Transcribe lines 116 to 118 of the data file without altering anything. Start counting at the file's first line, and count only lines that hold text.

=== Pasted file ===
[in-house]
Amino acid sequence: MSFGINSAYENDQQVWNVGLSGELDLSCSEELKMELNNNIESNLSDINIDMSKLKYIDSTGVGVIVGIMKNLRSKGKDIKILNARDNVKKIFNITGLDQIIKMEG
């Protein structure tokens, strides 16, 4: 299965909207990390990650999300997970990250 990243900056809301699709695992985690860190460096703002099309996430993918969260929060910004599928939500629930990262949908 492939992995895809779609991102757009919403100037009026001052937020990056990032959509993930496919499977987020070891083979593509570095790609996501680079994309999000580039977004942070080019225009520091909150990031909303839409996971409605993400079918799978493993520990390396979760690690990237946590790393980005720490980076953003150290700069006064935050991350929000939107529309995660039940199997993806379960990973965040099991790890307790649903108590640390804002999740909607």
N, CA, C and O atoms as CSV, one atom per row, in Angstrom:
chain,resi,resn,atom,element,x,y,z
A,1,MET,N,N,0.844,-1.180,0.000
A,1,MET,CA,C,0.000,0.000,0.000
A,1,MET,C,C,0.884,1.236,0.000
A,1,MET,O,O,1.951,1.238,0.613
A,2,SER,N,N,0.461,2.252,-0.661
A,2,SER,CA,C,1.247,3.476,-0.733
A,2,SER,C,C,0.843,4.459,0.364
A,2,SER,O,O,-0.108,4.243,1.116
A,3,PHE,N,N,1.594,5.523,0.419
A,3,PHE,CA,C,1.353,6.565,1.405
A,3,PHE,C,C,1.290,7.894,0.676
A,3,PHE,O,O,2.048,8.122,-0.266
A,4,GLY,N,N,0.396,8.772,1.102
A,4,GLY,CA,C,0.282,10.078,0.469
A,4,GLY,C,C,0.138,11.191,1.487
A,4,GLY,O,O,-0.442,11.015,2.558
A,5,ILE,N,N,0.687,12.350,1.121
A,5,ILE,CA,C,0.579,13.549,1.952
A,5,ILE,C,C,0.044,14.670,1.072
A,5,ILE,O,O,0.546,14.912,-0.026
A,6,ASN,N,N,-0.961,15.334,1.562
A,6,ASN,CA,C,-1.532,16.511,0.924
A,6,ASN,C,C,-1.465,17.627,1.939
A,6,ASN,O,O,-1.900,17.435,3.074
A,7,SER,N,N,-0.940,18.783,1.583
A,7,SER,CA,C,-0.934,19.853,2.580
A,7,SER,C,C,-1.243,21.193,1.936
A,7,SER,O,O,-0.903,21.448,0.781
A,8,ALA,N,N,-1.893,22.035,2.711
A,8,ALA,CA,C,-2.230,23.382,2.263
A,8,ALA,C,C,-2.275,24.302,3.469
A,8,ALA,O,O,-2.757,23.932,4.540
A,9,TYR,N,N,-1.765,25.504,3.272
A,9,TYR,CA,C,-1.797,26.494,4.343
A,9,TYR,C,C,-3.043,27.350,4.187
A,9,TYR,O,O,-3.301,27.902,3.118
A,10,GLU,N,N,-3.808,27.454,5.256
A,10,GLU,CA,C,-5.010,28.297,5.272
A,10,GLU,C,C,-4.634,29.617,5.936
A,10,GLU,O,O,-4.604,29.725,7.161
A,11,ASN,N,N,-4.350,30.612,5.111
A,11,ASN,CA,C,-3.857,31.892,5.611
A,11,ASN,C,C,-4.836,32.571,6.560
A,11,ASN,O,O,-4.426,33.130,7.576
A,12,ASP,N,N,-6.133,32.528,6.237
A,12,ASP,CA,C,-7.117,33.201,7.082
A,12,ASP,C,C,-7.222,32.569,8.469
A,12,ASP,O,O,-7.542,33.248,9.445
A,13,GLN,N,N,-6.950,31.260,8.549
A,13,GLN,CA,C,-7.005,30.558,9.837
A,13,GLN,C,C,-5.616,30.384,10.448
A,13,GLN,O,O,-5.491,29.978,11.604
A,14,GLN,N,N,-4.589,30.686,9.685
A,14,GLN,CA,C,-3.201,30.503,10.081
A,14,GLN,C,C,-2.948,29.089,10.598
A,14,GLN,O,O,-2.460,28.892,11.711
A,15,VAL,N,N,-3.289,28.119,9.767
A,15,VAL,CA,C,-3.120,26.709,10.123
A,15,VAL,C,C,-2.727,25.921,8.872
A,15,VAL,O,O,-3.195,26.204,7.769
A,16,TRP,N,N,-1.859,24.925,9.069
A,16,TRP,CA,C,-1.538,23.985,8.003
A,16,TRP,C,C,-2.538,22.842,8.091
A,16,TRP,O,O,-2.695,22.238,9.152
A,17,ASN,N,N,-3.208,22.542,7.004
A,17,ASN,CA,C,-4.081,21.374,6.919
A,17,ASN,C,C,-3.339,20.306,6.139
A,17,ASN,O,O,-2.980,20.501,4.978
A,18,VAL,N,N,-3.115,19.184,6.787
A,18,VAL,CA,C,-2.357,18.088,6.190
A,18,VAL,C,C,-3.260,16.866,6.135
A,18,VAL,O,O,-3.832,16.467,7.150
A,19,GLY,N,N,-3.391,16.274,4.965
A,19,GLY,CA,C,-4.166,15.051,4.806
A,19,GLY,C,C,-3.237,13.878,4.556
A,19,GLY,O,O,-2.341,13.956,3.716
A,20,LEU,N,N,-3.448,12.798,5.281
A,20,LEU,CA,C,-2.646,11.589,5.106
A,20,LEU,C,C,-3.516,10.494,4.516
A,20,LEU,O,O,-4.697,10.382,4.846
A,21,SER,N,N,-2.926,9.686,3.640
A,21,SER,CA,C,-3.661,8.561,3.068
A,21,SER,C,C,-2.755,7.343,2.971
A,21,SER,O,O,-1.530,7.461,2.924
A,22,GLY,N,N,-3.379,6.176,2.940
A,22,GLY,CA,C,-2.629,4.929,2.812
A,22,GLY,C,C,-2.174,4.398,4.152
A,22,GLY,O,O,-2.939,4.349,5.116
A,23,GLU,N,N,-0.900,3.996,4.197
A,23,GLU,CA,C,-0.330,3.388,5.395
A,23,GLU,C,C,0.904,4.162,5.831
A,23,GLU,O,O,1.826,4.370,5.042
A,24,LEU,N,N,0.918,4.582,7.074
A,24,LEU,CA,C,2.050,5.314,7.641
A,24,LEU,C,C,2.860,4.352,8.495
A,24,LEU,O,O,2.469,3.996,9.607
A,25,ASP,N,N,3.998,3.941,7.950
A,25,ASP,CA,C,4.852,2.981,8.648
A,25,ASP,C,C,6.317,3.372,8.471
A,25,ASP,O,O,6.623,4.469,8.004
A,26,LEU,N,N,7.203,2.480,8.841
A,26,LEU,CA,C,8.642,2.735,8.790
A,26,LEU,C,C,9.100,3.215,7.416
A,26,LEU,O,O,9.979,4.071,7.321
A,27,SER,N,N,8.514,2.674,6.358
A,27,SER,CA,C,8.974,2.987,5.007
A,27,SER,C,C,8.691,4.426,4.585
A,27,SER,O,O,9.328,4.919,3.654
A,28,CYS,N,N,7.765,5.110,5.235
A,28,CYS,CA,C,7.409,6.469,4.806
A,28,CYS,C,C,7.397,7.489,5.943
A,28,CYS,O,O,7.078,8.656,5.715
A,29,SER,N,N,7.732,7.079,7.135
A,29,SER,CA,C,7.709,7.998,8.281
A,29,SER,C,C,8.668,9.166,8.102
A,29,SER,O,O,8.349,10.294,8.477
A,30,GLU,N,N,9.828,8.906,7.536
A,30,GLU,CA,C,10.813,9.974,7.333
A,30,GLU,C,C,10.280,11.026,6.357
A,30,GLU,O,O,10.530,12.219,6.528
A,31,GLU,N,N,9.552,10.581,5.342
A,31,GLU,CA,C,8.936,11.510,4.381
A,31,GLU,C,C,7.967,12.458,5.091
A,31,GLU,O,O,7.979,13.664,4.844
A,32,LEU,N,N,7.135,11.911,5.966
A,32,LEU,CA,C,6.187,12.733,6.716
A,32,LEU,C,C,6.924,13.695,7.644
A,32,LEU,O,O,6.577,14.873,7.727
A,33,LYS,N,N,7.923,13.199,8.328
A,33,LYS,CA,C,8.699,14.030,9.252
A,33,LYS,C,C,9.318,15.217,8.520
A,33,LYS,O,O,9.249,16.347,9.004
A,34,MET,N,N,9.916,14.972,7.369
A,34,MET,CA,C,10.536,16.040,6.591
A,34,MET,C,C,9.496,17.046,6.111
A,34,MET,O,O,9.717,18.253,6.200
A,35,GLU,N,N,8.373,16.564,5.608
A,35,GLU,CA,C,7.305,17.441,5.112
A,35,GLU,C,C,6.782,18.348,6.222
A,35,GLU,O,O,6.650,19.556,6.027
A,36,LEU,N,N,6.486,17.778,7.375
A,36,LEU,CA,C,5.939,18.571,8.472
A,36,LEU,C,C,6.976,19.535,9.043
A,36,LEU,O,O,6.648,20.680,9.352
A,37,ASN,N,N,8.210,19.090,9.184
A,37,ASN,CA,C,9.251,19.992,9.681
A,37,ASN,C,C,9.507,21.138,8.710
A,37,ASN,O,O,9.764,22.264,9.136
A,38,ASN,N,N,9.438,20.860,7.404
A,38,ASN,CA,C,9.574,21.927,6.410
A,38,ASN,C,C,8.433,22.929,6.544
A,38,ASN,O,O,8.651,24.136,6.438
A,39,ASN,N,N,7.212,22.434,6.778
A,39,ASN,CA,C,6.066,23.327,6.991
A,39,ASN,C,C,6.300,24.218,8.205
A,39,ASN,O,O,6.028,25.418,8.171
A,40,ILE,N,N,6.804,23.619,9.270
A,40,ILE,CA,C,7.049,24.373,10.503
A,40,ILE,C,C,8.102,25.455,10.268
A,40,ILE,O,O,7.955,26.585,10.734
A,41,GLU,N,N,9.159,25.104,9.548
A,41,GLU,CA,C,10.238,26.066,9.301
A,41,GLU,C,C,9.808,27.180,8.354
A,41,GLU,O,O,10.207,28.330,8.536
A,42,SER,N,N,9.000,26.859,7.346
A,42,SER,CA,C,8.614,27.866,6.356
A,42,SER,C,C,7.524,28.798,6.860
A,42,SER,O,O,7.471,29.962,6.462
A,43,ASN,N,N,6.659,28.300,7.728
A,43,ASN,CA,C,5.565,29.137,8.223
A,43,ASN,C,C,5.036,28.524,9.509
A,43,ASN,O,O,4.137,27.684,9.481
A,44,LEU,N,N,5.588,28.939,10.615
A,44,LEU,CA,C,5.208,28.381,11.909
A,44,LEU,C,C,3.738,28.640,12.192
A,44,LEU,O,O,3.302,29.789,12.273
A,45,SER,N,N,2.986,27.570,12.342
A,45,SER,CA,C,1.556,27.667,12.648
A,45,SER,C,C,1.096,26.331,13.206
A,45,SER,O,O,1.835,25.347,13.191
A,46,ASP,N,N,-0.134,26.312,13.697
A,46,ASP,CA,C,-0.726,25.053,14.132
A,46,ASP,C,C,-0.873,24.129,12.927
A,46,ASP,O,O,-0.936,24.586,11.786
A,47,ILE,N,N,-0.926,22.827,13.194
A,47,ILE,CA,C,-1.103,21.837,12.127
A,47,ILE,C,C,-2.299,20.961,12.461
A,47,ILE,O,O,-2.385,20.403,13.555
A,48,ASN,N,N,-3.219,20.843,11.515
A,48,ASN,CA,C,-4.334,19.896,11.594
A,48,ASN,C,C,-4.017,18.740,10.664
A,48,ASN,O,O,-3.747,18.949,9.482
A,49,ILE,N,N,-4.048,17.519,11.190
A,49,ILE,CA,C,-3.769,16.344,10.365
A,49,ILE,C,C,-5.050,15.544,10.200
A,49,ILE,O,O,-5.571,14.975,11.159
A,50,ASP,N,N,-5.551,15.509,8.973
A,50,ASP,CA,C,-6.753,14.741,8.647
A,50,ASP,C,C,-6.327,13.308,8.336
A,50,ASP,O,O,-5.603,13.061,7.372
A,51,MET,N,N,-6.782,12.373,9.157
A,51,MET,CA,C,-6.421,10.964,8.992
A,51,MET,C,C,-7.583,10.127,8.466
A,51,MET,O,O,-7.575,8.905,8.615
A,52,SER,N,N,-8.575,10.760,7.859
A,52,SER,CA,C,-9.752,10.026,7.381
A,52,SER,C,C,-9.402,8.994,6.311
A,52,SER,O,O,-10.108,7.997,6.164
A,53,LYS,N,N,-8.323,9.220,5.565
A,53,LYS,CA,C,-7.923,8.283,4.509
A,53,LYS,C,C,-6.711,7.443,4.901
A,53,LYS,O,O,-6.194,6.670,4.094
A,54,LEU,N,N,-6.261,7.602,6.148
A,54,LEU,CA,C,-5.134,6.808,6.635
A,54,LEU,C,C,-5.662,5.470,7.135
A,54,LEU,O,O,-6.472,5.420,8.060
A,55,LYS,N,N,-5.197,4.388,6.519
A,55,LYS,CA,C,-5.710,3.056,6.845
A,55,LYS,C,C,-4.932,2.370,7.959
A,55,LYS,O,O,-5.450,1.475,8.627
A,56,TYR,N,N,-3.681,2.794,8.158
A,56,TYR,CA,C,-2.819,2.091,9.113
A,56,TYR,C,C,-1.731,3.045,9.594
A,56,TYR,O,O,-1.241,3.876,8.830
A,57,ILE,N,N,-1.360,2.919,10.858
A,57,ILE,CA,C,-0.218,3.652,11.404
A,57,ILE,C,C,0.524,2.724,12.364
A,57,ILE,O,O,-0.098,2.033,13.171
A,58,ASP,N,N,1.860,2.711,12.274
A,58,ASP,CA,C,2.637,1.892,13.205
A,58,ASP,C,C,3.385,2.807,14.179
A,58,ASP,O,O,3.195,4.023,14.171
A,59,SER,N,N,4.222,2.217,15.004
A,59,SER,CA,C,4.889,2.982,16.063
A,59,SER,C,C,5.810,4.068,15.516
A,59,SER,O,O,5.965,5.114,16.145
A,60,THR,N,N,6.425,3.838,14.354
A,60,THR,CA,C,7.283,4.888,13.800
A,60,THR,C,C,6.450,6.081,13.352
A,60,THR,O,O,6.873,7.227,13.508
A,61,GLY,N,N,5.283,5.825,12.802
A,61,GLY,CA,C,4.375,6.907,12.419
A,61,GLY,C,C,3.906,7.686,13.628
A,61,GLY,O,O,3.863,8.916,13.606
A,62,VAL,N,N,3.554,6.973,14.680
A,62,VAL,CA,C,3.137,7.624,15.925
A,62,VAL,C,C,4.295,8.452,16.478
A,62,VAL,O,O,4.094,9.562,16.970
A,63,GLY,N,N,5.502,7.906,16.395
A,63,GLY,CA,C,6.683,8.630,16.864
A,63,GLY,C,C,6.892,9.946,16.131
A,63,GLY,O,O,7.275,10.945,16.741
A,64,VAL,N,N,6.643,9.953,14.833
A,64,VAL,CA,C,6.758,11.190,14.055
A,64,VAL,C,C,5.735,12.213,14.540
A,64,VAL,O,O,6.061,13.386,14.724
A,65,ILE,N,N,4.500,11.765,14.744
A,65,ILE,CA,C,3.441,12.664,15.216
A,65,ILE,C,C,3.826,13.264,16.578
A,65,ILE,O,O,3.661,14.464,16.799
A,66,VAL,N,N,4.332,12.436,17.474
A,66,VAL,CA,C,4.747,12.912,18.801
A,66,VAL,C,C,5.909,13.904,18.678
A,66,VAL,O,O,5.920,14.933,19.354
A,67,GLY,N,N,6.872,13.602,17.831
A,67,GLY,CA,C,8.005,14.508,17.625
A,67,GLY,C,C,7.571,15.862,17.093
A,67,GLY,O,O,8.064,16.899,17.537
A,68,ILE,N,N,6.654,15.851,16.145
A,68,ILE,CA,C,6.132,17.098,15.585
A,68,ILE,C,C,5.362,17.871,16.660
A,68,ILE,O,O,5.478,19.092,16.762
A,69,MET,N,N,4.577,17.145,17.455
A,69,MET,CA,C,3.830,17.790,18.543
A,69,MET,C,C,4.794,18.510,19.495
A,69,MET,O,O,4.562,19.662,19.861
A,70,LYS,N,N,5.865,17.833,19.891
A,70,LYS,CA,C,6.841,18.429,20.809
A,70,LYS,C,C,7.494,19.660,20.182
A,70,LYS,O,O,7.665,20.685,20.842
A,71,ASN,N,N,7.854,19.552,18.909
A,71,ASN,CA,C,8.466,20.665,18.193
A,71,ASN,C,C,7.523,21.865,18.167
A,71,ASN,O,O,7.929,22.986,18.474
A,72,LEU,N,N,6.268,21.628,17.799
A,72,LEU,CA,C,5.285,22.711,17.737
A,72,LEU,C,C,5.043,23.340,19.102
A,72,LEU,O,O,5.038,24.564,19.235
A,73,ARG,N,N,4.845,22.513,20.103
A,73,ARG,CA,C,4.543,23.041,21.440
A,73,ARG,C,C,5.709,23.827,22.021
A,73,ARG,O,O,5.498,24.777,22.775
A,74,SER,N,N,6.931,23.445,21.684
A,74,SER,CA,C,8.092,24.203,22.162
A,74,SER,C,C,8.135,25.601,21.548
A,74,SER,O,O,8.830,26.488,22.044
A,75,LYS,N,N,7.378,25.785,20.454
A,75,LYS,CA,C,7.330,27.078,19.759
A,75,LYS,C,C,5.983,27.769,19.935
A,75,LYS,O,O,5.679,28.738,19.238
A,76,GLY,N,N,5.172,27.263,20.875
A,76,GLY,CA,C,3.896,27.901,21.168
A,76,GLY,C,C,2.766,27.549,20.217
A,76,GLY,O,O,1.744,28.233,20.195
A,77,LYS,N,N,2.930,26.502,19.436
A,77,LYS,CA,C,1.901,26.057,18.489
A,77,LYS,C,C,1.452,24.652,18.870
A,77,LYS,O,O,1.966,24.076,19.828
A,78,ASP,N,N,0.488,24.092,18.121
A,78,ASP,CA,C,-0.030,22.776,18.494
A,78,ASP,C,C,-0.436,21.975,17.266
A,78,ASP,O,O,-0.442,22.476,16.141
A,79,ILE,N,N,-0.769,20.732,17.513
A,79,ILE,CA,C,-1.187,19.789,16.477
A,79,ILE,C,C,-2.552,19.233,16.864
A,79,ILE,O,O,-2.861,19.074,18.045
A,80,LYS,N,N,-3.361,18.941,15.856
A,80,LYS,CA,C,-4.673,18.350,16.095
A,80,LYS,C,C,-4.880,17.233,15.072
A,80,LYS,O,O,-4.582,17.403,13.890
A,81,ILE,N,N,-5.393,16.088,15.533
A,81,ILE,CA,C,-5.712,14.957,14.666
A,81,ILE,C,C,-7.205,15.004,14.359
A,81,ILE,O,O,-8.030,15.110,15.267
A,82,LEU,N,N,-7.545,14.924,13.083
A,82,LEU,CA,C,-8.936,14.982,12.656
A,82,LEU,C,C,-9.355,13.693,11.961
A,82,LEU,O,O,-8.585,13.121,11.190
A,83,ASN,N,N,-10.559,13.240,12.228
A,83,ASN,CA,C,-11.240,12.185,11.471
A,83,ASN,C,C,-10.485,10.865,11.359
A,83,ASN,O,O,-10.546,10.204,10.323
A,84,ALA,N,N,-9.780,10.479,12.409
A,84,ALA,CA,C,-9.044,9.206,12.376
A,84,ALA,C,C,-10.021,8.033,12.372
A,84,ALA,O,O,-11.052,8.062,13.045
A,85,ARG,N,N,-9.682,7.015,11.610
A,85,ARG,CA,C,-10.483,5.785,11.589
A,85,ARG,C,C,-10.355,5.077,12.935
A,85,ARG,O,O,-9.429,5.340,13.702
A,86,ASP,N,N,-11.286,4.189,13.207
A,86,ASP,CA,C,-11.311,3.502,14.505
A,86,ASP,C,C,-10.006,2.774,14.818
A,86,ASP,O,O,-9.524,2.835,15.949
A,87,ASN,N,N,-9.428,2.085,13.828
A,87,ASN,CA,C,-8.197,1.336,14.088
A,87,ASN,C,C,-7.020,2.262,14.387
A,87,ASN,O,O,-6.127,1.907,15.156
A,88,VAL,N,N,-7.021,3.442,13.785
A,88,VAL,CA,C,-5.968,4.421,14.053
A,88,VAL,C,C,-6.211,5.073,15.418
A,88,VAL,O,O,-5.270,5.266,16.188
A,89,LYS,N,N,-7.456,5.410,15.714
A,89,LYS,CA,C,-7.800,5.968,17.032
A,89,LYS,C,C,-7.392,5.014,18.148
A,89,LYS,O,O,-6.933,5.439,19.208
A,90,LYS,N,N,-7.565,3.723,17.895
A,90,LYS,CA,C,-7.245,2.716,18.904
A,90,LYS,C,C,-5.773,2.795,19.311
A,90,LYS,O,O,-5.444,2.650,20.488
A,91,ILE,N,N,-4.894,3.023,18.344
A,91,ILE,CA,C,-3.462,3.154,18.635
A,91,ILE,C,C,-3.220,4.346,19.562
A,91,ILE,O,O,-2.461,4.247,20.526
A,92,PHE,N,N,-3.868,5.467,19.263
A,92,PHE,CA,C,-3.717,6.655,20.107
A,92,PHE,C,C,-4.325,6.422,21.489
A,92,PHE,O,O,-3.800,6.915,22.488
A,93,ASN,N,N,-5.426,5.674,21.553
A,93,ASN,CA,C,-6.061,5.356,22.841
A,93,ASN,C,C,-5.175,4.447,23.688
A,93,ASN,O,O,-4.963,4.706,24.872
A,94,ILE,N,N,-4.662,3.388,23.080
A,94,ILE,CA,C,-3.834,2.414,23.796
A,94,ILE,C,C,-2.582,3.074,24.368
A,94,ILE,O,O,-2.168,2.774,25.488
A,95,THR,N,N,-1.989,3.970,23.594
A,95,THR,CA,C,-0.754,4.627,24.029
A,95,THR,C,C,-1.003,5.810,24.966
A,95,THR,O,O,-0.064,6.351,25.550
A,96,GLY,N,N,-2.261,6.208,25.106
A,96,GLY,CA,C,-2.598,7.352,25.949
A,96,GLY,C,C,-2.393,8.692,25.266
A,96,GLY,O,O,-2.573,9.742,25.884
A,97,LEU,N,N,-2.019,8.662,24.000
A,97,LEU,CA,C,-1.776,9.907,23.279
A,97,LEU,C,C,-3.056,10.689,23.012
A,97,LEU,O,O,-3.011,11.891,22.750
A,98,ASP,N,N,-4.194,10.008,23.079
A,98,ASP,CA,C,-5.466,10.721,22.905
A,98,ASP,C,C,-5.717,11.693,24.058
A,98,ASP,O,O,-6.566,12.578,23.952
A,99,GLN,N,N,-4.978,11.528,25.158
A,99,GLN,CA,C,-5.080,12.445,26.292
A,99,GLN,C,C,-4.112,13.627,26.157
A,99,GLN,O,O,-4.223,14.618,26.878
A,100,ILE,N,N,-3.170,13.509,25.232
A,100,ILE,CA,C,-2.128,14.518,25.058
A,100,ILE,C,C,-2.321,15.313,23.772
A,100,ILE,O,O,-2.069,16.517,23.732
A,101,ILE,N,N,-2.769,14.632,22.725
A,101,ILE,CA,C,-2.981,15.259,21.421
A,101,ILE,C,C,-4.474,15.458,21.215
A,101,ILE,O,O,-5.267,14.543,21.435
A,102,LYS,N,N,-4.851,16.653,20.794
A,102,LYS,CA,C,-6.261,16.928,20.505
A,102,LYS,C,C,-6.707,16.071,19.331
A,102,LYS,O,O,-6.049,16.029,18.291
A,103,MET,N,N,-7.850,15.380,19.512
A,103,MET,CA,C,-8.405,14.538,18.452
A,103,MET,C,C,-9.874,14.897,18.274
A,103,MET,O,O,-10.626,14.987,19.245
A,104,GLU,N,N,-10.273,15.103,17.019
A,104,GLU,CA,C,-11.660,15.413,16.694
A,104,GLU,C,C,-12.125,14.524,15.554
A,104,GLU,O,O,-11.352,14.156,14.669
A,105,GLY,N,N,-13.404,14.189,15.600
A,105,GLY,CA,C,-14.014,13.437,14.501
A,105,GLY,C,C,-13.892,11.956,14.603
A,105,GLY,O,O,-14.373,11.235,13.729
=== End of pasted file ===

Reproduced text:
A,28,CYS,C,C,7.397,7.489,5.943
A,28,CYS,O,O,7.078,8.656,5.715
A,29,SER,N,N,7.732,7.079,7.135